The boss of one of the largest own-account fleets in the country, Morrisons, has launched a robust defence of the longer semi-trailer trial claiming it has helped it deliver a 6.5% productivity saving since the trial began.

Speaking at the IGD Supply Chain conference in London last week Malcolm Basey, supply chain director at Morrisons, said that the supermarket giant had “taken advantage” of the re-allocation of longer semi-trailers in September.

It runs 38 15.65m trailers and will take delivery of a further 40 15.65m trailers between now and Christmas.

Changes by the DfT that came into effect in September mean that operators can now dictate whether they want to run 14.6m or 15.65m longer semi-trailers as part of the trial.

Before the changes were made, just 550 trailers out of 1,800 allocations had been put on the road, around 100 of which were 14.6m. A further 500 applications were made in the month following the change, the same month that Labour said it would look to scrap the trial on safety grounds.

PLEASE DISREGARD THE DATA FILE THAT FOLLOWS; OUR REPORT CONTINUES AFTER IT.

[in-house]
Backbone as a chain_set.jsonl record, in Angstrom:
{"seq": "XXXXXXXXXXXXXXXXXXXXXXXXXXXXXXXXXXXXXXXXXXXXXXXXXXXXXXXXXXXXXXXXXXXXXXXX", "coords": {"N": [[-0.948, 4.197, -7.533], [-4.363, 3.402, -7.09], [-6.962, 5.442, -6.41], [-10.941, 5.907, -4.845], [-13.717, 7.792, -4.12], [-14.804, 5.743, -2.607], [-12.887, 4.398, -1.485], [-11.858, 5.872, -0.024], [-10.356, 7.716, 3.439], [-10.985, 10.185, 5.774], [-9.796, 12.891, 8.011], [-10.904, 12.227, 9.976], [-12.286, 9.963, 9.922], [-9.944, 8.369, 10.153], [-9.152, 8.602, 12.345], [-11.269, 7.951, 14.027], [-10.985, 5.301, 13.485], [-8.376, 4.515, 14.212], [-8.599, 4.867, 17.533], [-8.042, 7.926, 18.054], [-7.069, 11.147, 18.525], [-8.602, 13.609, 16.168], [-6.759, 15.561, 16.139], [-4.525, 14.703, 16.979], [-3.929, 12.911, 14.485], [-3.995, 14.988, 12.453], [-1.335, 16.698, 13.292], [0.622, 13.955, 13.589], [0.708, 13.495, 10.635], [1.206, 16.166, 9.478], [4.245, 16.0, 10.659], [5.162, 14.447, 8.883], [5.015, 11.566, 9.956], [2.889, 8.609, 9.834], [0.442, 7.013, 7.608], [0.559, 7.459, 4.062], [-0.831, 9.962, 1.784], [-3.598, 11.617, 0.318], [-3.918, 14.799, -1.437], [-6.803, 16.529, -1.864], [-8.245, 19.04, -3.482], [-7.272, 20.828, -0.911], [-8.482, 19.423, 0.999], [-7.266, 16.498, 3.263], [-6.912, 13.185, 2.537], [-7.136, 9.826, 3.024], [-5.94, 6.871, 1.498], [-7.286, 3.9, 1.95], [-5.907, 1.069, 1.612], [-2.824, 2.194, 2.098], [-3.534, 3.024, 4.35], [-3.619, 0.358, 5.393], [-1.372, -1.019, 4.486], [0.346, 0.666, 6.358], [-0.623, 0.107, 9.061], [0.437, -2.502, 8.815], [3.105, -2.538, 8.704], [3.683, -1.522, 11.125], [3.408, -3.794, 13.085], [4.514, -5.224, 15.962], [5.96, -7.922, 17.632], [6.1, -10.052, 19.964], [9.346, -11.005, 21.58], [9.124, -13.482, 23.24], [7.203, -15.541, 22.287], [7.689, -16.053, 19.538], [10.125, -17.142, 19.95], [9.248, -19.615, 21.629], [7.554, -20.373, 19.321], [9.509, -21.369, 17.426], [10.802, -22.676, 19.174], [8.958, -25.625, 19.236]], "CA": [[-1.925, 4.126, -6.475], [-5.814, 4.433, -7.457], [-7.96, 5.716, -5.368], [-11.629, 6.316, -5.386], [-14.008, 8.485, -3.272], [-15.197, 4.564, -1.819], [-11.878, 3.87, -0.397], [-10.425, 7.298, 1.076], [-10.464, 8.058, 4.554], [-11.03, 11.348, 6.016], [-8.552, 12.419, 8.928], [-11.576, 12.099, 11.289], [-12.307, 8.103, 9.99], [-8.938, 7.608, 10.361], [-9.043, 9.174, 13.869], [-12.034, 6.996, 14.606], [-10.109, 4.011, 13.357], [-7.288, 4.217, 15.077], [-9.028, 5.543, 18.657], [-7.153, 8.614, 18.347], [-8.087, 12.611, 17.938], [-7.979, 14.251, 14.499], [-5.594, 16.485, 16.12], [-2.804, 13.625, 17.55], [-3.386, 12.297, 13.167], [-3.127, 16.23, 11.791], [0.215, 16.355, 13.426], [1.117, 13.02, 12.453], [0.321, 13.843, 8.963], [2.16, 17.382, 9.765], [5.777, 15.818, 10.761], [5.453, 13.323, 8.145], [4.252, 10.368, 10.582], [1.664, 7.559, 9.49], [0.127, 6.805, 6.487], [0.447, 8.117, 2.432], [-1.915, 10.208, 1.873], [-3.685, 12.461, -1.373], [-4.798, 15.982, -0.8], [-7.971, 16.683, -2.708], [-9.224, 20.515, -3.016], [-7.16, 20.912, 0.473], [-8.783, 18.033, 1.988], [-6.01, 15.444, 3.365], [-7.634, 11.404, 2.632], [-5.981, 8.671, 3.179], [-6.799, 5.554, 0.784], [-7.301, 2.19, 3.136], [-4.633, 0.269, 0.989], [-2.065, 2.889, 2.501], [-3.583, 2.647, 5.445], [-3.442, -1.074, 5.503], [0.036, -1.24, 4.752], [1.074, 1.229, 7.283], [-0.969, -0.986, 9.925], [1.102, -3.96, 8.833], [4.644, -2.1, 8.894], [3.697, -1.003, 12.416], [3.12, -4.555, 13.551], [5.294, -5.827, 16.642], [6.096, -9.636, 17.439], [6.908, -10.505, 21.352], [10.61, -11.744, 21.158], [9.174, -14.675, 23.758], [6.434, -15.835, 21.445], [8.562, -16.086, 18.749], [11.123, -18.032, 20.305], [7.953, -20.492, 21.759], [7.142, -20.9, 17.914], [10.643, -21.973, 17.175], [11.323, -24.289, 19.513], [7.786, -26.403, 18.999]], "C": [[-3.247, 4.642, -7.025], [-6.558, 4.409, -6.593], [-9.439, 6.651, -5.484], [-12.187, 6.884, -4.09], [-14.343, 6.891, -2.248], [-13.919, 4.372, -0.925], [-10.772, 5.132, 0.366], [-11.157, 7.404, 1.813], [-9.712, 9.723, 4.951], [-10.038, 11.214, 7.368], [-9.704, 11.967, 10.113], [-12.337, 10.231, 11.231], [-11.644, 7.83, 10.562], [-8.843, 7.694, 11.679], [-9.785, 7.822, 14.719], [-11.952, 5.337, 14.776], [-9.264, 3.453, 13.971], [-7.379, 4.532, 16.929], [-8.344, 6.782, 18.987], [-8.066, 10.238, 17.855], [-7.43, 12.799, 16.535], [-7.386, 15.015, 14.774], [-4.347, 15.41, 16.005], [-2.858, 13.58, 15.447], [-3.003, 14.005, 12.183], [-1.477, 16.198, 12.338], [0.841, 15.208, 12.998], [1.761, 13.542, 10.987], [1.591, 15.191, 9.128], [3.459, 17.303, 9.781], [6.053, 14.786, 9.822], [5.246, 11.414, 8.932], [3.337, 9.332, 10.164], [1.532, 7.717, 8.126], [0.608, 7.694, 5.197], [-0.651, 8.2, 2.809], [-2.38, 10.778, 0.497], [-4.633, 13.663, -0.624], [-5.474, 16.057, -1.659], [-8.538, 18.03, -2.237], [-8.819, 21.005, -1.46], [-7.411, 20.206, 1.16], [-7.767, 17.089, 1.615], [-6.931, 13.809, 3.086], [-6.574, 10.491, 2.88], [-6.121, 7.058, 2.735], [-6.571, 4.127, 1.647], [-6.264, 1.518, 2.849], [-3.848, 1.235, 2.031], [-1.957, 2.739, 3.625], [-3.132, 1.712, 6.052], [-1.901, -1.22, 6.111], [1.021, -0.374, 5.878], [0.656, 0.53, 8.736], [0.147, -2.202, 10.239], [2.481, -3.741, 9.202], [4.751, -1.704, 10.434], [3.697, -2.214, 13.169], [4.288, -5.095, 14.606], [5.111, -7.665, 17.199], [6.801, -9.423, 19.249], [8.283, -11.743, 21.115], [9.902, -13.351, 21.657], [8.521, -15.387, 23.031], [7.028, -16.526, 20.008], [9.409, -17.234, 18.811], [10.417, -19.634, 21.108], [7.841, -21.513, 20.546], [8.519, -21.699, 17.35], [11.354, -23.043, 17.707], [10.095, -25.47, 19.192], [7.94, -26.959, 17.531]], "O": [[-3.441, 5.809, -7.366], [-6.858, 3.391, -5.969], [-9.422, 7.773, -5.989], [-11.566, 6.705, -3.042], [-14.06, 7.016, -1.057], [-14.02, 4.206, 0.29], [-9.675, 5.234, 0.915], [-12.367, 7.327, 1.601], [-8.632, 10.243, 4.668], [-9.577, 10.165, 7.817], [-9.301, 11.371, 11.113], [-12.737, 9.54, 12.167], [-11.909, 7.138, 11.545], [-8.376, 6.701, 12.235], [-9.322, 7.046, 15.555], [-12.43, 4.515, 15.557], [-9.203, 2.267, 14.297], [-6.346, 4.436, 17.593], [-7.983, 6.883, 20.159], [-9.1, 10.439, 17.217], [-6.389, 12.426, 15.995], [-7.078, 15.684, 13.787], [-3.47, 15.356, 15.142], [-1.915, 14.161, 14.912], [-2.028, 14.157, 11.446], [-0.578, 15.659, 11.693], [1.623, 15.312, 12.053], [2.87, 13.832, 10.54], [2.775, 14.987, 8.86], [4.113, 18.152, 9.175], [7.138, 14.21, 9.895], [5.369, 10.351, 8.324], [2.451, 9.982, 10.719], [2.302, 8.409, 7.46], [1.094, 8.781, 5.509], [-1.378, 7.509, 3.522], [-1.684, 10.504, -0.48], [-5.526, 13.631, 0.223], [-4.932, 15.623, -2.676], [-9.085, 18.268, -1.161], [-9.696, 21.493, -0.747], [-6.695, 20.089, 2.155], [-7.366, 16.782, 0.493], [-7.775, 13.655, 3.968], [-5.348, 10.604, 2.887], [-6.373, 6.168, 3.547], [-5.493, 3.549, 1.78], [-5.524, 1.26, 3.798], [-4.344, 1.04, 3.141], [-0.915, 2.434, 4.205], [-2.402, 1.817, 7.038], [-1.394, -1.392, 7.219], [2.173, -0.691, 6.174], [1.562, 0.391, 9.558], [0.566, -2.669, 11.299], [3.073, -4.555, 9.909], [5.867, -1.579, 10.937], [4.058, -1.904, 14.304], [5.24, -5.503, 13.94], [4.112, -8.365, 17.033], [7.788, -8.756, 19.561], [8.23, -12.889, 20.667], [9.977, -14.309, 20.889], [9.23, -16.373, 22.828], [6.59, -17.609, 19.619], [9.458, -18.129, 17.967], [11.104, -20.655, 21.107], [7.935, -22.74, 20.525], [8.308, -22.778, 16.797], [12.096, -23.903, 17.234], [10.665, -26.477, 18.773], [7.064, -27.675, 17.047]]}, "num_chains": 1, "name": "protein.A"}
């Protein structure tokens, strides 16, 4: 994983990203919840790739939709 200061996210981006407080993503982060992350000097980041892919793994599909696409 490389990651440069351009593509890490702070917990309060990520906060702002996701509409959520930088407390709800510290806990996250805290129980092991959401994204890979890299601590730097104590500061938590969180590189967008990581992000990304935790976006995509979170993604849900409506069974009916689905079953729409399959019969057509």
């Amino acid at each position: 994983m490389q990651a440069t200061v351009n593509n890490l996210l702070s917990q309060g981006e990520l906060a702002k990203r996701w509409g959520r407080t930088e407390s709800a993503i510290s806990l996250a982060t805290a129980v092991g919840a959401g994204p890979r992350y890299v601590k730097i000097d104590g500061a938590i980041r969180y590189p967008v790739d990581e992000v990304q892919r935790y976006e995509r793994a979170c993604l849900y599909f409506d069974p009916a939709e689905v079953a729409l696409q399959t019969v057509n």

“They are helping us on those small, unbalanced trips when an order does not fit on the standard equipment. It gives us flexibility and reduces those extra trips,” he said.

“We have been driving productivity in our DCs and our transport operation. This year we have converted more stores to be able to accept double-deck trailers. This operation focuses more on our larger stores and our more distant ones. We have put more than 100 double-deck trailers into operation now,” Basey added.

“This year we also re-modelled all of our transport routes to optimise them and make them as efficient as they could be. Combining all these elements gives us savings of 130,000km a week. That is a 6.5% productivity saving and a significant saving in carbon.”

Basey also revealed that Morrisons would be looking to "drive this area harder” next year as it sought further productivity savings.

“We will do that by, for example, collapsing a satellite operation in Scotland, in Bathgate, into our  main RDC and other transport operations,” he said.

In June  Morrisons extended its convenience store contract with Wincanton by five years for the handling of the logistics for its convenience stores in the North.